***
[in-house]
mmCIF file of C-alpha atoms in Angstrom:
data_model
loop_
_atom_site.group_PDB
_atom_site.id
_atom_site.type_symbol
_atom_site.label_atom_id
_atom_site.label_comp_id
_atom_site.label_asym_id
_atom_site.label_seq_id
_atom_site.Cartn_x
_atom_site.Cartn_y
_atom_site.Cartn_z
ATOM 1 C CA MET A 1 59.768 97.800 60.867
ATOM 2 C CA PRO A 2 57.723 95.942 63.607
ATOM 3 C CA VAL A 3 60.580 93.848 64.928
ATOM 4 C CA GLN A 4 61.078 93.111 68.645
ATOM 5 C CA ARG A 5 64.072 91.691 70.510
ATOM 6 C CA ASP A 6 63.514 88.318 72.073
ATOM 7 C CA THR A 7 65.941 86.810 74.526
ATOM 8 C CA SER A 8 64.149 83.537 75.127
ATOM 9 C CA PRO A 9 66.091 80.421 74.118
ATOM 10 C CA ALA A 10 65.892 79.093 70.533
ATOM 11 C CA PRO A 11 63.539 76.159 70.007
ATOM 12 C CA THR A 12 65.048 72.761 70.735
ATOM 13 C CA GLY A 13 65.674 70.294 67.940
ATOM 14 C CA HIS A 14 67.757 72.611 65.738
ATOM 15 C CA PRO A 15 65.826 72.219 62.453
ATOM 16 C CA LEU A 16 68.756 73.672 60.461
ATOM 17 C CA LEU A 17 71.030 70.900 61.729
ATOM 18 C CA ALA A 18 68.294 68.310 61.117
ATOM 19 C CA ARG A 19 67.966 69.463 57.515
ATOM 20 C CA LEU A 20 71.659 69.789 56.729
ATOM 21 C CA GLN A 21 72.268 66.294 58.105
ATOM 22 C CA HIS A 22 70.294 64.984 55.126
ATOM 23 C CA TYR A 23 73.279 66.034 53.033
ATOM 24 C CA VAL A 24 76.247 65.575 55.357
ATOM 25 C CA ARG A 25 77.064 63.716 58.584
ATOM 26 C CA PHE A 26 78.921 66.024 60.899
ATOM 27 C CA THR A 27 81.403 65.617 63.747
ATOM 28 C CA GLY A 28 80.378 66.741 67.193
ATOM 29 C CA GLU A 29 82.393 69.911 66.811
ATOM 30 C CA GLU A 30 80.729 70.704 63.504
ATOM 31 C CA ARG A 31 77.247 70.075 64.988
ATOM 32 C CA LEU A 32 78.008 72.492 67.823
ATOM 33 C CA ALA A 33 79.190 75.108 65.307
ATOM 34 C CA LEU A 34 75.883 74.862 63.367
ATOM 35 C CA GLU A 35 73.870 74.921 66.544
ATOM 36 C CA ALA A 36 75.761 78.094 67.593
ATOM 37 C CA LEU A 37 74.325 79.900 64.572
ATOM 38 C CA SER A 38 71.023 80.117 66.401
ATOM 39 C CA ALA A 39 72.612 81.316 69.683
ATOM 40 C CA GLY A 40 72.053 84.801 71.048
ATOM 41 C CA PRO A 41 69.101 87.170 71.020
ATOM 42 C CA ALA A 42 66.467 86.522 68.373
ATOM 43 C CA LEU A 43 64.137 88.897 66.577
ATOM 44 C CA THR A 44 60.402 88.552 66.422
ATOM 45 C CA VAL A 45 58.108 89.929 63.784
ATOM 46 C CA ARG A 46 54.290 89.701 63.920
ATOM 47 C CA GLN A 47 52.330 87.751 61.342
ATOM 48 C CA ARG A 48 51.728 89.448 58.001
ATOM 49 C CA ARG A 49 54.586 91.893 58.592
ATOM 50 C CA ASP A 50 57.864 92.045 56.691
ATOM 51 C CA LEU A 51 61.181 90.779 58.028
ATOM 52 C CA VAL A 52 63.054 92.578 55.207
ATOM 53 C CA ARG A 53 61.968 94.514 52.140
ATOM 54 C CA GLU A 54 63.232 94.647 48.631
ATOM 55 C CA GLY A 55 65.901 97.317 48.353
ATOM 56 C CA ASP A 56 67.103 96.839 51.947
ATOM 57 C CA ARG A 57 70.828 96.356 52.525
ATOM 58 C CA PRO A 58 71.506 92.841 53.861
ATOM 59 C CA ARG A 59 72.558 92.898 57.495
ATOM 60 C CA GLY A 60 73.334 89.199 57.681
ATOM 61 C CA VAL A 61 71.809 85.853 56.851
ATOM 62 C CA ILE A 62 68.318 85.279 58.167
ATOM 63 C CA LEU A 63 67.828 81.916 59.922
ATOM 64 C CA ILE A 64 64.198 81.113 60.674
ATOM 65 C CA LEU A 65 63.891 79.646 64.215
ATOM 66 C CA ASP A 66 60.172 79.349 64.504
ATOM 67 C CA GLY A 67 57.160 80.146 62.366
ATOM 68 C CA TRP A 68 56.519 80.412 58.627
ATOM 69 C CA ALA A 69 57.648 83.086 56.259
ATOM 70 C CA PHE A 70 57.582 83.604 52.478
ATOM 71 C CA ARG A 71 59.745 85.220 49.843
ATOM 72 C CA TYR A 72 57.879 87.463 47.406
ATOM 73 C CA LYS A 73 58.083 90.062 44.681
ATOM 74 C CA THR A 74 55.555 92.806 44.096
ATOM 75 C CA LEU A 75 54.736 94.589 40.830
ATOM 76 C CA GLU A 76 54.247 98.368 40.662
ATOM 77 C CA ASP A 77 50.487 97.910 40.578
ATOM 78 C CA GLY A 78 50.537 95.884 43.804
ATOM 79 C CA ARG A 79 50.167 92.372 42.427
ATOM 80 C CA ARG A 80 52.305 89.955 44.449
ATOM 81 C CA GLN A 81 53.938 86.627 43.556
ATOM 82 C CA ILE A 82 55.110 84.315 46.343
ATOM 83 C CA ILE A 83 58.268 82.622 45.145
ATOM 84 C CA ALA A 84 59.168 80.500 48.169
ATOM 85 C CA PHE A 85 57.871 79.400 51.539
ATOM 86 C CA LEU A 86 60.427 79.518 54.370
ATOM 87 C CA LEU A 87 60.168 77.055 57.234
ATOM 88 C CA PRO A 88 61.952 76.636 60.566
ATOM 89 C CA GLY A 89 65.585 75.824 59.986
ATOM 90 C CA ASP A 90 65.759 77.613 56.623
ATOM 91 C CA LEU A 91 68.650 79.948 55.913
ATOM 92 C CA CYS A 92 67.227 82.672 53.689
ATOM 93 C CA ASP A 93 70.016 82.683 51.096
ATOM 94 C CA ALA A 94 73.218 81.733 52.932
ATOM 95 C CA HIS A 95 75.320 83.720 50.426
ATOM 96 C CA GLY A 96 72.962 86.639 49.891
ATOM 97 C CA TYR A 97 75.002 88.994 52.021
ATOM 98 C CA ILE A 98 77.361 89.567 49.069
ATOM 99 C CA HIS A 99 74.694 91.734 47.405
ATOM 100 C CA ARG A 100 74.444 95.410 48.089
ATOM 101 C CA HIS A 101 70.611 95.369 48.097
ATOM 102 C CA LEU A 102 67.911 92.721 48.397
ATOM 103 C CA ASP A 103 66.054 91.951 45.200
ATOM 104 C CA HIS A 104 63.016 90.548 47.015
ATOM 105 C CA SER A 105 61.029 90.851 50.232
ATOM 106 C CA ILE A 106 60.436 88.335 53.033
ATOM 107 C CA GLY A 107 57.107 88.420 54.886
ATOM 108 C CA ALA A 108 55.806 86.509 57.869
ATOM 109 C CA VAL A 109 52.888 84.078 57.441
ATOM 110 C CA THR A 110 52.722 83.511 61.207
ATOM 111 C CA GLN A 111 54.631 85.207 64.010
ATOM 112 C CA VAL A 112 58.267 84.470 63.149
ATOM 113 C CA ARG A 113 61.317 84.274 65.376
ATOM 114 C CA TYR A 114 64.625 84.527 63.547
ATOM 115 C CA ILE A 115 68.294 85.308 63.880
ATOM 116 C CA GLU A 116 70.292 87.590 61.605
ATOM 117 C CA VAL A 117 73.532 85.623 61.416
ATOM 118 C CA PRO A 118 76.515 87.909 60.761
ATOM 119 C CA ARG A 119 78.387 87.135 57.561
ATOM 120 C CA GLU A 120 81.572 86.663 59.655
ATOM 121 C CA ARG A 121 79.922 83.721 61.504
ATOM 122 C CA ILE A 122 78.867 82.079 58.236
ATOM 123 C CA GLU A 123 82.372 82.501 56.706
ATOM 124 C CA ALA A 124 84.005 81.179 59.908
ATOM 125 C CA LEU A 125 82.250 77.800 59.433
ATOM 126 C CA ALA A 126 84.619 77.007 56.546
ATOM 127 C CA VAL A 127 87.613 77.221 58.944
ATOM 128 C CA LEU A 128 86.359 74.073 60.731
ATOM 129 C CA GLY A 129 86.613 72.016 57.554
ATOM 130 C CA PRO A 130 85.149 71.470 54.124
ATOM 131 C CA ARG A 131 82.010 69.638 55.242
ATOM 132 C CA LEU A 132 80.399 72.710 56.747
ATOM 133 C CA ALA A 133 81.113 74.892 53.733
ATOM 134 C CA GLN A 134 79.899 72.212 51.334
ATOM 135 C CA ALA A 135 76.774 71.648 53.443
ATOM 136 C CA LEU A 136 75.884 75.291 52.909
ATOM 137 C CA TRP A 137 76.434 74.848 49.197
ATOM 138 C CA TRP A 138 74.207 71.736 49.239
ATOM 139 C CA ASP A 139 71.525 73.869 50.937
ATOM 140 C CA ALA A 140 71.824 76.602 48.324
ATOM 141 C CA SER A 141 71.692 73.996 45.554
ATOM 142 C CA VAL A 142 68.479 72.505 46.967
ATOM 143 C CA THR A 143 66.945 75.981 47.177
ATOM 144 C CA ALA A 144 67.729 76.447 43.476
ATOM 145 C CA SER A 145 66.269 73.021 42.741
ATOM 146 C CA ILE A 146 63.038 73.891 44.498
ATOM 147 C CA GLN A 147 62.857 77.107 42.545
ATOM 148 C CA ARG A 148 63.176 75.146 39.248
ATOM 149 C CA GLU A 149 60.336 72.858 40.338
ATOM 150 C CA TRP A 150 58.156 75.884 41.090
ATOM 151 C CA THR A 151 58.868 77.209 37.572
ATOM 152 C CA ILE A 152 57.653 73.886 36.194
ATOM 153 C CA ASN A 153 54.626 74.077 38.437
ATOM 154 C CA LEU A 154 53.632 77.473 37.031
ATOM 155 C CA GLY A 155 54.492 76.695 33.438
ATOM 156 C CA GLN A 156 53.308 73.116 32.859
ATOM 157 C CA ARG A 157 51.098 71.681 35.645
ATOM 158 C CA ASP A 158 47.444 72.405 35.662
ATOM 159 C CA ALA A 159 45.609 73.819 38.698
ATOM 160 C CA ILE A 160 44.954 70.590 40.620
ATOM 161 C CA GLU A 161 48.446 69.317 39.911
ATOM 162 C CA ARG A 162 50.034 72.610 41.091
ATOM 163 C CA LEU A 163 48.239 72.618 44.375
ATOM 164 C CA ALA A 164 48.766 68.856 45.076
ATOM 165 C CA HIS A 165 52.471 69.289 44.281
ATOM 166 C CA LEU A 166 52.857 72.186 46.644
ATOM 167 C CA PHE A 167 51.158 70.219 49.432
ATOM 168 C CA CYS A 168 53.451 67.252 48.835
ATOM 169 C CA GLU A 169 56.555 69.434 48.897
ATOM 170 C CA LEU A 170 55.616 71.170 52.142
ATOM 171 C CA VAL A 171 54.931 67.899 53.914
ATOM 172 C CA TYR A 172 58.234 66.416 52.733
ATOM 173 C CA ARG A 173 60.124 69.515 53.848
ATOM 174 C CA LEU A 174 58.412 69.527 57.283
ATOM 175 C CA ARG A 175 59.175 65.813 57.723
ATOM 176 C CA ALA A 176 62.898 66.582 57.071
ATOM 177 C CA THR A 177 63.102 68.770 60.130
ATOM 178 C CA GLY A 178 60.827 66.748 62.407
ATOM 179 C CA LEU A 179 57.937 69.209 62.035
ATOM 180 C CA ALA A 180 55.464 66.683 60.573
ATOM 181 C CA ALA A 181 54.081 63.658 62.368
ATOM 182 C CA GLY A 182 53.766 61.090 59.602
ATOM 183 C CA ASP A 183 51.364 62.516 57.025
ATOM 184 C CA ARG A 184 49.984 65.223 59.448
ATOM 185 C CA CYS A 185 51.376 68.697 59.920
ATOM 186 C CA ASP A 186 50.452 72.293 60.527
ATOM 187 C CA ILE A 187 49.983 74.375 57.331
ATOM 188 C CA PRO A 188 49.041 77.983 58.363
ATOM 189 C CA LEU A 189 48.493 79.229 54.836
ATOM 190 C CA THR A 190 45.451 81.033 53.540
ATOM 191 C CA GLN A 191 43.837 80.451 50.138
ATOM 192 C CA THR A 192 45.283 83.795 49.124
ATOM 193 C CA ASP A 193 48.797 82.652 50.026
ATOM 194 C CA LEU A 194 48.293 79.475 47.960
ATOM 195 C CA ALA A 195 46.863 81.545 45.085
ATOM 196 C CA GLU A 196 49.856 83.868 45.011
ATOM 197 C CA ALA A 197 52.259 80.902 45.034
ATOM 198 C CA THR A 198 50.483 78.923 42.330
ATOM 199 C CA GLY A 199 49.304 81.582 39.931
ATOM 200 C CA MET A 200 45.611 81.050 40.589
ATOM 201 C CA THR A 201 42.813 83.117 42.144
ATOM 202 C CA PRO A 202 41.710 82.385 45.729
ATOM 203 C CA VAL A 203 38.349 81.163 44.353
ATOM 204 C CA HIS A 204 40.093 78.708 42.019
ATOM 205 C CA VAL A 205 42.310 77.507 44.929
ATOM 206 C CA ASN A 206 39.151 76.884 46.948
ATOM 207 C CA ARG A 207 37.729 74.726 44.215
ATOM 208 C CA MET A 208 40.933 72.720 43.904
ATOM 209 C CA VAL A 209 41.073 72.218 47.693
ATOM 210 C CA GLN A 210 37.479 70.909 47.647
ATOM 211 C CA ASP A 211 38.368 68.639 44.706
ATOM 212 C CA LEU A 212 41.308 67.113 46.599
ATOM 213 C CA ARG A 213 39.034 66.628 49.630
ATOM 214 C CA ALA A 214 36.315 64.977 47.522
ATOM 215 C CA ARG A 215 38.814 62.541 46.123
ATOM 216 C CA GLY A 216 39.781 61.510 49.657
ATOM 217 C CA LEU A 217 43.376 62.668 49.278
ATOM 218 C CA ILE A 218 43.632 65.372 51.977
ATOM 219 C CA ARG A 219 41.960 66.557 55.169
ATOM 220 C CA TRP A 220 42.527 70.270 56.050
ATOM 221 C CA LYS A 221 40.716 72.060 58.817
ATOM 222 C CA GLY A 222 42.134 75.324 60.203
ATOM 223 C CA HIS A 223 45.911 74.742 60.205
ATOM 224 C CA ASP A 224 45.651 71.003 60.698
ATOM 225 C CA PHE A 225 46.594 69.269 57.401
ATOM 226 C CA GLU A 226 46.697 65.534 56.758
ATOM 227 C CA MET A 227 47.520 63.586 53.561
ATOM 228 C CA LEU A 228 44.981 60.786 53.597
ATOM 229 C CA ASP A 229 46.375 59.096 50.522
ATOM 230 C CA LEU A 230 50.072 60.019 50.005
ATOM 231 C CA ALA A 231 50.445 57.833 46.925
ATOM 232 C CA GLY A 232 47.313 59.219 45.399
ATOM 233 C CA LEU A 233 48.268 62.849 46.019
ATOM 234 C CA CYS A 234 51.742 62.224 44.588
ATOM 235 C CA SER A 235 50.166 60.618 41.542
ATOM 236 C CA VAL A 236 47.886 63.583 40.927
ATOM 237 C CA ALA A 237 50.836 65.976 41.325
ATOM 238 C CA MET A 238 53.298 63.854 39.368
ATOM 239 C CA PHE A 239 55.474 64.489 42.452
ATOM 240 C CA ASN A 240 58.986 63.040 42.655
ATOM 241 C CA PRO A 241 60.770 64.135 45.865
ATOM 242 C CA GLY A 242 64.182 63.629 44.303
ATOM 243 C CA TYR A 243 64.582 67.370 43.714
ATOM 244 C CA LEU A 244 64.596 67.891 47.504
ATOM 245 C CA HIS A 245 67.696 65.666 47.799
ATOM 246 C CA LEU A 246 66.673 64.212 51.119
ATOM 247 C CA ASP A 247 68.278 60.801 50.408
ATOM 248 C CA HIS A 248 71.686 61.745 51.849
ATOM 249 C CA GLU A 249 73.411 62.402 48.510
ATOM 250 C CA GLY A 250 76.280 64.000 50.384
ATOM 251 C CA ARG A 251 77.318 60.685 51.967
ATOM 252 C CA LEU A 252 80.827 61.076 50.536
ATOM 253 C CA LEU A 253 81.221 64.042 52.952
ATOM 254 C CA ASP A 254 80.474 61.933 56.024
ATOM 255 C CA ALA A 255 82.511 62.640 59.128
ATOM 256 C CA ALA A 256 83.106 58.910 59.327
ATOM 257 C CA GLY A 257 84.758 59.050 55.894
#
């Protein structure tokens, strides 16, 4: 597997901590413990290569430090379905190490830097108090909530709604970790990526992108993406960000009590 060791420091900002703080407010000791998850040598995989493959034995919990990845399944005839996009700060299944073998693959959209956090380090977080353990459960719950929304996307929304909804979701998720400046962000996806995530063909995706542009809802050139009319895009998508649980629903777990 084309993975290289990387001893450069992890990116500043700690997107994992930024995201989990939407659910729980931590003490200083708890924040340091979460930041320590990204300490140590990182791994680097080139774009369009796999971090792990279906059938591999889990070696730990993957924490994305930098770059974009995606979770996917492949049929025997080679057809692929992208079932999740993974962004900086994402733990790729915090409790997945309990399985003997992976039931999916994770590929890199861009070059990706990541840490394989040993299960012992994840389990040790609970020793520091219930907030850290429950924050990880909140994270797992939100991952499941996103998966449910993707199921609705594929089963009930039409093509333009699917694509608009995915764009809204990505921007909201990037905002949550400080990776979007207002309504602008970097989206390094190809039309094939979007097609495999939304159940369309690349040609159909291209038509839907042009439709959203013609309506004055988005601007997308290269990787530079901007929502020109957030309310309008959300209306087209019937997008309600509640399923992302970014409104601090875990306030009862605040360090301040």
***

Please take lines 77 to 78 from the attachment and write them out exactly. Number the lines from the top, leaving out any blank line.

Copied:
ATOM 63 C CA LEU A 63 67.828 81.916 59.922
ATOM 64 C CA ILE A 64 64.198 81.113 60.674